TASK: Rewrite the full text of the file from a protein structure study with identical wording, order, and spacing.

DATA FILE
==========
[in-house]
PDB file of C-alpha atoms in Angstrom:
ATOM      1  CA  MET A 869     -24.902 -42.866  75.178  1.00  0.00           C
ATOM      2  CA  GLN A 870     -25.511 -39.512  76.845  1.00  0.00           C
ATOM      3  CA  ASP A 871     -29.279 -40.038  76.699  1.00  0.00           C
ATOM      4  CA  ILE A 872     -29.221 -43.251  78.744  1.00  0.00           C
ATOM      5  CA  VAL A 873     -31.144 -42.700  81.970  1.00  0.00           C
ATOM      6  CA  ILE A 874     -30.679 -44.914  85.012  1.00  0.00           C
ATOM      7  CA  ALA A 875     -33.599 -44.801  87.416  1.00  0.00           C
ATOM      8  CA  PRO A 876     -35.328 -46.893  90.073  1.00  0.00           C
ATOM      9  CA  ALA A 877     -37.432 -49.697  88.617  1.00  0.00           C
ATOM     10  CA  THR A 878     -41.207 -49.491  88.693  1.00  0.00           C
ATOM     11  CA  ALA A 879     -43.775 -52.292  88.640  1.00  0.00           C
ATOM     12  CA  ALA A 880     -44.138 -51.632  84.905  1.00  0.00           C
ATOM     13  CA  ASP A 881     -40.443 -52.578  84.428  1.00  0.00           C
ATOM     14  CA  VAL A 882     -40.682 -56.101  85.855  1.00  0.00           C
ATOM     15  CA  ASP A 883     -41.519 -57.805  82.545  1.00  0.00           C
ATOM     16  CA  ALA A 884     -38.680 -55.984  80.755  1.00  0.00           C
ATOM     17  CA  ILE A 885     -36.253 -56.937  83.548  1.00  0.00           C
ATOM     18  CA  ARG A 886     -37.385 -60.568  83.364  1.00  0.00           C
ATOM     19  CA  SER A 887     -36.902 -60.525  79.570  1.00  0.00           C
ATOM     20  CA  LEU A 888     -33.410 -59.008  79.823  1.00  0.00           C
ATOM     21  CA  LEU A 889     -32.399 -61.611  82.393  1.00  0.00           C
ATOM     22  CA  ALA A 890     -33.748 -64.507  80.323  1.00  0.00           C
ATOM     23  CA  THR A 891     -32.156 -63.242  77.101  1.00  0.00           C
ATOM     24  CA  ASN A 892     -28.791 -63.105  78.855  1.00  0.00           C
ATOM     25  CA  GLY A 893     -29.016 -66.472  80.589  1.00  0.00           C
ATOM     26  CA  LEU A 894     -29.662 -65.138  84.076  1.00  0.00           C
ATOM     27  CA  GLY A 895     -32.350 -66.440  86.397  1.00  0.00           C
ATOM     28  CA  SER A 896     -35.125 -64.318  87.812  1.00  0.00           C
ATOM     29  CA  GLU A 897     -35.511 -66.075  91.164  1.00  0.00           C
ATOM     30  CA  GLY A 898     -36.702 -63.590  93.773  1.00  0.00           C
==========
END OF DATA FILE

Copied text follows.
[in-house]
PDB file of C-alpha atoms in Angstrom:
ATOM      1  CA  MET A 869     -24.902 -42.866  75.178  1.00  0.00           C
ATOM      2  CA  GLN A 870     -25.511 -39.512  76.845  1.00  0.00           C
ATOM      3  CA  ASP A 871     -29.279 -40.038  76.699  1.00  0.00           C
ATOM      4  CA  ILE A 872     -29.221 -43.251  78.744  1.00  0.00           C
ATOM      5  CA  VAL A 873     -31.144 -42.700  81.970  1.00  0.00           C
ATOM      6  CA  ILE A 874     -30.679 -44.914  85.012  1.00  0.00           C
ATOM      7  CA  ALA A 875     -33.599 -44.801  87.416  1.00  0.00           C
ATOM      8  CA  PRO A 876     -35.328 -46.893  90.073  1.00  0.00           C
ATOM      9  CA  ALA A 877     -37.432 -49.697  88.617  1.00  0.00           C
ATOM     10  CA  THR A 878     -41.207 -49.491  88.693  1.00  0.00           C
ATOM     11  CA  ALA A 879     -43.775 -52.292  88.640  1.00  0.00           C
ATOM     12  CA  ALA A 880     -44.138 -51.632  84.905  1.00  0.00           C
ATOM     13  CA  ASP A 881     -40.443 -52.578  84.428  1.00  0.00           C
ATOM     14  CA  VAL A 882     -40.682 -56.101  85.855  1.00  0.00           C
ATOM     15  CA  ASP A 883     -41.519 -57.805  82.545  1.00  0.00           C
ATOM     16  CA  ALA A 884     -38.680 -55.984  80.755  1.00  0.00           C
ATOM     17  CA  ILE A 885     -36.253 -56.937  83.548  1.00  0.00           C
ATOM     18  CA  ARG A 886     -37.385 -60.568  83.364  1.00  0.00           C
ATOM     19  CA  SER A 887     -36.902 -60.525  79.570  1.00  0.00           C
ATOM     20  CA  LEU A 888     -33.410 -59.008  79.823  1.00  0.00           C
ATOM     21  CA  LEU A 889     -32.399 -61.611  82.393  1.00  0.00           C
ATOM     22  CA  ALA A 890     -33.748 -64.507  80.323  1.00  0.00           C
ATOM     23  CA  THR A 891     -32.156 -63.242  77.101  1.00  0.00           C
ATOM     24  CA  ASN A 892     -28.791 -63.105  78.855  1.00  0.00           C
ATOM     25  CA  GLY A 893     -29.016 -66.472  80.589  1.00  0.00           C
ATOM     26  CA  LEU A 894     -29.662 -65.138  84.076  1.00  0.00           C
ATOM     27  CA  GLY A 895     -32.350 -66.440  86.397  1.00  0.00           C
ATOM     28  CA  SER A 896     -35.125 -64.318  87.812  1.00  0.00           C
ATOM     29  CA  GLU A 897     -35.511 -66.075  91.164  1.00  0.00           C
ATOM     30  CA  GLY A 898     -36.702 -63.590  93.773  1.00  0.00           C